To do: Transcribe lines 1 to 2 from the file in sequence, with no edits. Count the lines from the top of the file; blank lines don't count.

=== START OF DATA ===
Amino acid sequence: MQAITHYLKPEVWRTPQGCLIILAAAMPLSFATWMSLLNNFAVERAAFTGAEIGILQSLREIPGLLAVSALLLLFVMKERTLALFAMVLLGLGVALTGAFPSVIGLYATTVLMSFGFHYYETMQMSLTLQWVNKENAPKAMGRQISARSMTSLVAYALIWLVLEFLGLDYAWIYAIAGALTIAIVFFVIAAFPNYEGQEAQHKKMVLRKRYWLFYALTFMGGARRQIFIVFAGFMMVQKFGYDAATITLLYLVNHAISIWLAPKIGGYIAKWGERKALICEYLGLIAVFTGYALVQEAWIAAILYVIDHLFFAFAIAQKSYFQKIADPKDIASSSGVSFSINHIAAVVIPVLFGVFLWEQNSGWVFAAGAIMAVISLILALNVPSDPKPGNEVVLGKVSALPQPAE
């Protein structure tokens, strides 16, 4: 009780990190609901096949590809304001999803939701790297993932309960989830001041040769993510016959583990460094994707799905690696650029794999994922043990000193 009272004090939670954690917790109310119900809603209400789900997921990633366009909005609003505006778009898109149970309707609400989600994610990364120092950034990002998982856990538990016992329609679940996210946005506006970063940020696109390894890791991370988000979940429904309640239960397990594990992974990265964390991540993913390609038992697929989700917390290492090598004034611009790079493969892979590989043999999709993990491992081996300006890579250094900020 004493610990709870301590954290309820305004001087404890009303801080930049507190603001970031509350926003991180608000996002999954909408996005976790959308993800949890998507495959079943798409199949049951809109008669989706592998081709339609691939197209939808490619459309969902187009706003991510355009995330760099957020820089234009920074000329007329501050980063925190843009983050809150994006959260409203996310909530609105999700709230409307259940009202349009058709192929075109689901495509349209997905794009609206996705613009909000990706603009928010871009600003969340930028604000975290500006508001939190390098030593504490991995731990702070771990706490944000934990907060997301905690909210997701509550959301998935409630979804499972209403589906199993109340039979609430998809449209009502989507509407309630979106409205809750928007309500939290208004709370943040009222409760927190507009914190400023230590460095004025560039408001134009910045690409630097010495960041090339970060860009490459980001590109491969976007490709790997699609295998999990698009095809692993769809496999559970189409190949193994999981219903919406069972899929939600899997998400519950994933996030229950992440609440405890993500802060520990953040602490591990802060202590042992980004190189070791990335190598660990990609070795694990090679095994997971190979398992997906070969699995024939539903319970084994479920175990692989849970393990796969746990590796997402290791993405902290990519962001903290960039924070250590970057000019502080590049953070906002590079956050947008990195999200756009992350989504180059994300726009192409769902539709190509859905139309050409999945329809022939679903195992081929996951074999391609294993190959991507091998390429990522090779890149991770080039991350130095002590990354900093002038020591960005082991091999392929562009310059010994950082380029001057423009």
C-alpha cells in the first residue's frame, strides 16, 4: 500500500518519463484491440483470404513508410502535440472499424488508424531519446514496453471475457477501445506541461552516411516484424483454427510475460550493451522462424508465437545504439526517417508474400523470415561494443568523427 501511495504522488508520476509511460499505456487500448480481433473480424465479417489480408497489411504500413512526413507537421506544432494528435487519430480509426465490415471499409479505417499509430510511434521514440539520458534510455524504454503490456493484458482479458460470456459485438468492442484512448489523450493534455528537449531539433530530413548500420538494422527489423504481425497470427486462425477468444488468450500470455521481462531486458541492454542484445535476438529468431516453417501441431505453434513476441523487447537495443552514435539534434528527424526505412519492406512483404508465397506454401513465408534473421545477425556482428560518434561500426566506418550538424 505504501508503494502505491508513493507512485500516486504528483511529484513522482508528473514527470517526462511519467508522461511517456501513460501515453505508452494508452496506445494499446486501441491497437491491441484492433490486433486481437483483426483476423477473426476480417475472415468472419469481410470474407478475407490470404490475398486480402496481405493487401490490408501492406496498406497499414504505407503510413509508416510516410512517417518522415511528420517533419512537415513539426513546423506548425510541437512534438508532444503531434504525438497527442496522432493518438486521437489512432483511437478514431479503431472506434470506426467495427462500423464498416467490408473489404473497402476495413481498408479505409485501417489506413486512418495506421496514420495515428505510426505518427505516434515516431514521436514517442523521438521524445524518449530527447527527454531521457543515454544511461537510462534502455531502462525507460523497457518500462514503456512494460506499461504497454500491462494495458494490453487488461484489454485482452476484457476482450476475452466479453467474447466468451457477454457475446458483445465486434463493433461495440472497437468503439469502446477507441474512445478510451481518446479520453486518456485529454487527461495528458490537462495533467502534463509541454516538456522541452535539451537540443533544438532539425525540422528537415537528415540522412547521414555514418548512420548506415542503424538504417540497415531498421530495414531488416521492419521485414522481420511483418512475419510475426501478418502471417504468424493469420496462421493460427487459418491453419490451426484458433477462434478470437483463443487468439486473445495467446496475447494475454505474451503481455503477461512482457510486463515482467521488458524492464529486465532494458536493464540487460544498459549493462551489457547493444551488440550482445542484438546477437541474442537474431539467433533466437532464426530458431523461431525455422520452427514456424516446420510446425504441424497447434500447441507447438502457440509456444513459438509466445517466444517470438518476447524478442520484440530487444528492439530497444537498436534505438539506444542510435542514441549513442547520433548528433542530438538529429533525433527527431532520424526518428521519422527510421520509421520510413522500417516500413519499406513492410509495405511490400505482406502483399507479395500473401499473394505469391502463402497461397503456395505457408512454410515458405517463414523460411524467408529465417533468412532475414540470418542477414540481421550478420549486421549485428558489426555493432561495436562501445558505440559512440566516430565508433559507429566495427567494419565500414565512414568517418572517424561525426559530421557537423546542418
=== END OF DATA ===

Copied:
Amino acid sequence: MQAITHYLKPEVWRTPQGCLIILAAAMPLSFATWMSLLNNFAVERAAFTGAEIGILQSLREIPGLLAVSALLLLFVMKERTLALFAMVLLGLGVALTGAFPSVIGLYATTVLMSFGFHYYETMQMSLTLQWVNKENAPKAMGRQISARSMTSLVAYALIWLVLEFLGLDYAWIYAIAGALTIAIVFFVIAAFPNYEGQEAQHKKMVLRKRYWLFYALTFMGGARRQIFIVFAGFMMVQKFGYDAATITLLYLVNHAISIWLAPKIGGYIAKWGERKALICEYLGLIAVFTGYALVQEAWIAAILYVIDHLFFAFAIAQKSYFQKIADPKDIASSSGVSFSINHIAAVVIPVLFGVFLWEQNSGWVFAAGAIMAVISLILALNVPSDPKPGNEVVLGKVSALPQPAE
């Protein structure tokens, strides 16, 4: 009780990190609901096949590809304001999803939701790297993932309960989830001041040769993510016959583990460094994707799905690696650029794999994922043990000193 009272004090939670954690917790109310119900809603209400789900997921990633366009909005609003505006778009898109149970309707609400989600994610990364120092950034990002998982856990538990016992329609679940996210946005506006970063940020696109390894890791991370988000979940429904309640239960397990594990992974990265964390991540993913390609038992697929989700917390290492090598004034611009790079493969892979590989043999999709993990491992081996300006890579250094900020 004493610990709870301590954290309820305004001087404890009303801080930049507190603001970031509350926003991180608000996002999954909408996005976790959308993800949890998507495959079943798409199949049951809109008669989706592998081709339609691939197209939808490619459309969902187009706003991510355009995330760099957020820089234009920074000329007329501050980063925190843009983050809150994006959260409203996310909530609105999700709230409307259940009202349009058709192929075109689901495509349209997905794009609206996705613009909000990706603009928010871009600003969340930028604000975290500006508001939190390098030593504490991995731990702070771990706490944000934990907060997301905690909210997701509550959301998935409630979804499972209403589906199993109340039979609430998809449209009502989507509407309630979106409205809750928007309500939290208004709370943040009222409760927190507009914190400023230590460095004025560039408001134009910045690409630097010495960041090339970060860009490459980001590109491969976007490709790997699609295998999990698009095809692993769809496999559970189409190949193994999981219903919406069972899929939600899997998400519950994933996030229950992440609440405890993500802060520990953040602490591990802060202590042992980004190189070791990335190598660990990609070795694990090679095994997971190979398992997906070969699995024939539903319970084994479920175990692989849970393990796969746990590796997402290791993405902290990519962001903290960039924070250590970057000019502080590049953070906002590079956050947008990195999200756009992350989504180059994300726009192409769902539709190509859905139309050409999945329809022939679903195992081929996951074999391609294993190959991507091998390429990522090779890149991770080039991350130095002590990354900093002038020591960005082991091999392929562009310059010994950082380029001057423009």